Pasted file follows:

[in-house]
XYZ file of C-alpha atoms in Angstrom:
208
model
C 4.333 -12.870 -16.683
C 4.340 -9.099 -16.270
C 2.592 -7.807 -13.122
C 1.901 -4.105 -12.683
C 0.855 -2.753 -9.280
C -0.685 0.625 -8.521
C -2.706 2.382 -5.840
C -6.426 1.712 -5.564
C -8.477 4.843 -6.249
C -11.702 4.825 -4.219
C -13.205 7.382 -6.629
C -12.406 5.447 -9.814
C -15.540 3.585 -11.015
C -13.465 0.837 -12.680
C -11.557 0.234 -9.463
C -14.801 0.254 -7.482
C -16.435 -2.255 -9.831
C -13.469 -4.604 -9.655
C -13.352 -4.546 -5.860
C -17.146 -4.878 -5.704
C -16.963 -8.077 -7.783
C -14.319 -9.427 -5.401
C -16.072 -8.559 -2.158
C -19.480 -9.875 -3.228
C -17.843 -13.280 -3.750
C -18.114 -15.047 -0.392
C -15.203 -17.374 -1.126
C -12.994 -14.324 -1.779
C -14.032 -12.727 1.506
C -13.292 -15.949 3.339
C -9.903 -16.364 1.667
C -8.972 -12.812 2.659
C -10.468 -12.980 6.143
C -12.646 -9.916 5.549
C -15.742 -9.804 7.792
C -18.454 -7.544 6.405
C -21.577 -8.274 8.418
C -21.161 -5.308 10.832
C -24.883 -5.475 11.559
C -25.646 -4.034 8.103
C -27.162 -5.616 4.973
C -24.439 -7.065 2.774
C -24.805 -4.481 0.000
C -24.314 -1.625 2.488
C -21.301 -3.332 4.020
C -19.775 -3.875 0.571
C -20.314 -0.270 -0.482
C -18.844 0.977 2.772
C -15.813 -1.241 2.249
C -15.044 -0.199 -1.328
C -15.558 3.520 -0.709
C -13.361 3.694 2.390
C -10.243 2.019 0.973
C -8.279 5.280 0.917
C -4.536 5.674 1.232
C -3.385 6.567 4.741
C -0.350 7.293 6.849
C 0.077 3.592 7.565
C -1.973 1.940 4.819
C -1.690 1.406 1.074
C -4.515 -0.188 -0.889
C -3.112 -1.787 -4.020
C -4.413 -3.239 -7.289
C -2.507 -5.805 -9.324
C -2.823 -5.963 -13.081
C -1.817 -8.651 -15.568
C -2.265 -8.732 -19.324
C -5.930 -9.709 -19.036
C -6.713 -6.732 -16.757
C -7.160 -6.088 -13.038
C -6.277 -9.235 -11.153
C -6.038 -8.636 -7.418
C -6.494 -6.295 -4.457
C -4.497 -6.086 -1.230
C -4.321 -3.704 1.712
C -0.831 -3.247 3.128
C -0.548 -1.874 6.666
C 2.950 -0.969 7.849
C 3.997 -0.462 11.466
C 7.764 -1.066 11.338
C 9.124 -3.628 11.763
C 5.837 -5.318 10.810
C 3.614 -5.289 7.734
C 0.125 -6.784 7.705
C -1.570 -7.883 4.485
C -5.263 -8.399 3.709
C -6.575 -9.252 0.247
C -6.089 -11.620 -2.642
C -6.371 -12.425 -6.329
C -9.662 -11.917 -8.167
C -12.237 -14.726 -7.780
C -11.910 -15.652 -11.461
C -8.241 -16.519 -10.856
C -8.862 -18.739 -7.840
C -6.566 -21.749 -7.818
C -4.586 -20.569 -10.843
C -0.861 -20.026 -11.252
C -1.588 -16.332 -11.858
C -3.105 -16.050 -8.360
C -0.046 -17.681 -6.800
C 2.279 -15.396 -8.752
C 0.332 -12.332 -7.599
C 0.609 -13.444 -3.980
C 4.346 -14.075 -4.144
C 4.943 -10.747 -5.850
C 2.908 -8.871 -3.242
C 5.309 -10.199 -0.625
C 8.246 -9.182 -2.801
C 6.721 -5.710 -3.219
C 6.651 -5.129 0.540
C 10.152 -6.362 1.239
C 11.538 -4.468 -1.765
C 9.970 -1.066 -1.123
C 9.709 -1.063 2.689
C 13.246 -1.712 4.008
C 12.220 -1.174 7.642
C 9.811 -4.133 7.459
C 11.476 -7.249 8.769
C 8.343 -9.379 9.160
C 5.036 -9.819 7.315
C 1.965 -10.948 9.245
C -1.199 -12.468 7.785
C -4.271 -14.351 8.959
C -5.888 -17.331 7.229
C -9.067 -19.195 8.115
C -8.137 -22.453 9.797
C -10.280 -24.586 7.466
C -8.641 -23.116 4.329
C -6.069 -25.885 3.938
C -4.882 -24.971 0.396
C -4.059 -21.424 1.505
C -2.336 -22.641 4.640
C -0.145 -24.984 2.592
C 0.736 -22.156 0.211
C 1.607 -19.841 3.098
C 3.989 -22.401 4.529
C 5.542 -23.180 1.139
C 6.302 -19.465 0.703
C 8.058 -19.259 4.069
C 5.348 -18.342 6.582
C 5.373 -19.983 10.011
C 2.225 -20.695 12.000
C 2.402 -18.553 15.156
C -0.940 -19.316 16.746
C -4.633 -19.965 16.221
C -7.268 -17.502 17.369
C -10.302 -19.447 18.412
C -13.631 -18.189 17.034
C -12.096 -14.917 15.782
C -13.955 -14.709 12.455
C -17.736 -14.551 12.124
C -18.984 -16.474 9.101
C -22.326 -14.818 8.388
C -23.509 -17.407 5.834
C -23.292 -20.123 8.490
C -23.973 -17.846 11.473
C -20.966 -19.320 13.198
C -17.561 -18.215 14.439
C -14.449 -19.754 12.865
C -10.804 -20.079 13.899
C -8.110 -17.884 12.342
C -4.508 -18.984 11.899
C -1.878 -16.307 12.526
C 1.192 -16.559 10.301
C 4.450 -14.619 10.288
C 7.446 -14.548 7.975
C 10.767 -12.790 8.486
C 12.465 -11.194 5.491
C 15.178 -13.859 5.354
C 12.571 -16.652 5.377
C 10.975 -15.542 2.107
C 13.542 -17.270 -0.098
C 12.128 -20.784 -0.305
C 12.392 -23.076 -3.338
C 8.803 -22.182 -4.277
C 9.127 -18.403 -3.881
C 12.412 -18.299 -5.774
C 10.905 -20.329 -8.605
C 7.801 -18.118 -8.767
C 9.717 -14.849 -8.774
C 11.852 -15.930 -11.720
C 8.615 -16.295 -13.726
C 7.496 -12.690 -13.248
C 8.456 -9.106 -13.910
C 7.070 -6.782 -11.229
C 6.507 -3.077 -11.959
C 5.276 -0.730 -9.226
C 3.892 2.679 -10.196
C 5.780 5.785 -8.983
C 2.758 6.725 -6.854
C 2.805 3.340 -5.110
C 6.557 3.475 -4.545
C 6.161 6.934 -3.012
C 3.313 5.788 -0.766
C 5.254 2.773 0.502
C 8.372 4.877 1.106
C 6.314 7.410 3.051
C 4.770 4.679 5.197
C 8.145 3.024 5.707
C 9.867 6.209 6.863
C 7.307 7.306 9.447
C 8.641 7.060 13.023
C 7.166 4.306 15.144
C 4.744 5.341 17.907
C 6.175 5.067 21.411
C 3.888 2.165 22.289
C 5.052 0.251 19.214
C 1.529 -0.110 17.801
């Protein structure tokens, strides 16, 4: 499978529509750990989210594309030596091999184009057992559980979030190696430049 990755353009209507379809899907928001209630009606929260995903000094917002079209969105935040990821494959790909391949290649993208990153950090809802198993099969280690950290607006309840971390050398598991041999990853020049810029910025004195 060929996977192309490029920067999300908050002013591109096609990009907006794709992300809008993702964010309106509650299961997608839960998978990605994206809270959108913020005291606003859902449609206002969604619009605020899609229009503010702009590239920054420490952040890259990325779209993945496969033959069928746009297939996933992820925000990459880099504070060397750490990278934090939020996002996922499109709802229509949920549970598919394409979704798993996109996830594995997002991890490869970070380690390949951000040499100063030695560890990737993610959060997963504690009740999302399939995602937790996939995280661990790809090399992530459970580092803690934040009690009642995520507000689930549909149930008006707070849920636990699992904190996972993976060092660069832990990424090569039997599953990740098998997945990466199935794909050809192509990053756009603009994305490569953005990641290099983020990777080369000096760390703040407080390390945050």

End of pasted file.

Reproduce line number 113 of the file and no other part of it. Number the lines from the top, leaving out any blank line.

C 6.721 -5.710 -3.219